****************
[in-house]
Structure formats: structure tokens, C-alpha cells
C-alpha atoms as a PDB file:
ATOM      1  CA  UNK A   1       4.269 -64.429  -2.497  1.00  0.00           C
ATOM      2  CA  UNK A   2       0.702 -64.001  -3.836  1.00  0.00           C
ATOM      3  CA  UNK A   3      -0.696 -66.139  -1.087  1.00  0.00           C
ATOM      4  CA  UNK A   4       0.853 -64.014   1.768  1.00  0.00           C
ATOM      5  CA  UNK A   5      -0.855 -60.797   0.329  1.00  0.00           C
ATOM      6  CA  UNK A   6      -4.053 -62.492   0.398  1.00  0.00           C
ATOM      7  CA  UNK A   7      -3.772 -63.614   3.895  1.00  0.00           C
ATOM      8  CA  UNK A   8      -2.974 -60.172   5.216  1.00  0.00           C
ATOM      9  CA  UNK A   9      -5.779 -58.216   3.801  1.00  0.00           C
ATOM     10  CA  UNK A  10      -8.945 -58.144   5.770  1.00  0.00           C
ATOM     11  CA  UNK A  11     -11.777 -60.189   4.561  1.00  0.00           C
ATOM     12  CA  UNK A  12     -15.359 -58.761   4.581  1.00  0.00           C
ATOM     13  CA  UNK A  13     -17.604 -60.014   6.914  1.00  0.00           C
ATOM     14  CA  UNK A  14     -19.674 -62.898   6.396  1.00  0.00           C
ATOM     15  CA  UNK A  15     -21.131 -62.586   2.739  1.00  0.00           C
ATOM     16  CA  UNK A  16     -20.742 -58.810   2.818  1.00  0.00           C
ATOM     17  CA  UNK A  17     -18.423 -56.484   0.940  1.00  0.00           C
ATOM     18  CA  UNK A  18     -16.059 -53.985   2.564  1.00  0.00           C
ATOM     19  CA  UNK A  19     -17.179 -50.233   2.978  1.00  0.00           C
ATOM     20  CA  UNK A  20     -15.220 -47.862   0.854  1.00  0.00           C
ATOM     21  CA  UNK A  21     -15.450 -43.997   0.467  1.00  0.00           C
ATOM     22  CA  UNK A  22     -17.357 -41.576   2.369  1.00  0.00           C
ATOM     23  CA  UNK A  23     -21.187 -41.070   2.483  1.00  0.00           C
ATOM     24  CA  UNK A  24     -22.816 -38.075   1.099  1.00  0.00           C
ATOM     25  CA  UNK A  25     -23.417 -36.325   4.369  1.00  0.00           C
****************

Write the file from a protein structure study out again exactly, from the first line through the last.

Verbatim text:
[in-house]
Structure formats: structure tokens, C-alpha cells
C-alpha atoms as a PDB file:
ATOM      1  CA  UNK A   1       4.269 -64.429  -2.497  1.00  0.00           C
ATOM      2  CA  UNK A   2       0.702 -64.001  -3.836  1.00  0.00           C
ATOM      3  CA  UNK A   3      -0.696 -66.139  -1.087  1.00  0.00           C
ATOM      4  CA  UNK A   4       0.853 -64.014   1.768  1.00  0.00           C
ATOM      5  CA  UNK A   5      -0.855 -60.797   0.329  1.00  0.00           C
ATOM      6  CA  UNK A   6      -4.053 -62.492   0.398  1.00  0.00           C
ATOM      7  CA  UNK A   7      -3.772 -63.614   3.895  1.00  0.00           C
ATOM      8  CA  UNK A   8      -2.974 -60.172   5.216  1.00  0.00           C
ATOM      9  CA  UNK A   9      -5.779 -58.216   3.801  1.00  0.00           C
ATOM     10  CA  UNK A  10      -8.945 -58.144   5.770  1.00  0.00           C
ATOM     11  CA  UNK A  11     -11.777 -60.189   4.561  1.00  0.00           C
ATOM     12  CA  UNK A  12     -15.359 -58.761   4.581  1.00  0.00           C
ATOM     13  CA  UNK A  13     -17.604 -60.014   6.914  1.00  0.00           C
ATOM     14  CA  UNK A  14     -19.674 -62.898   6.396  1.00  0.00           C
ATOM     15  CA  UNK A  15     -21.131 -62.586   2.739  1.00  0.00           C
ATOM     16  CA  UNK A  16     -20.742 -58.810   2.818  1.00  0.00           C
ATOM     17  CA  UNK A  17     -18.423 -56.484   0.940  1.00  0.00           C
ATOM     18  CA  UNK A  18     -16.059 -53.985   2.564  1.00  0.00           C
ATOM     19  CA  UNK A  19     -17.179 -50.233   2.978  1.00  0.00           C
ATOM     20  CA  UNK A  20     -15.220 -47.862   0.854  1.00  0.00           C
ATOM     21  CA  UNK A  21     -15.450 -43.997   0.467  1.00  0.00           C
ATOM     22  CA  UNK A  22     -17.357 -41.576   2.369  1.00  0.00           C
ATOM     23  CA  UNK A  23     -21.187 -41.070   2.483  1.00  0.00           C
ATOM     24  CA  UNK A  24     -22.816 -38.075   1.099  1.00  0.00           C
ATOM     25  CA  UNK A  25     -23.417 -36.325   4.369  1.00  0.00           C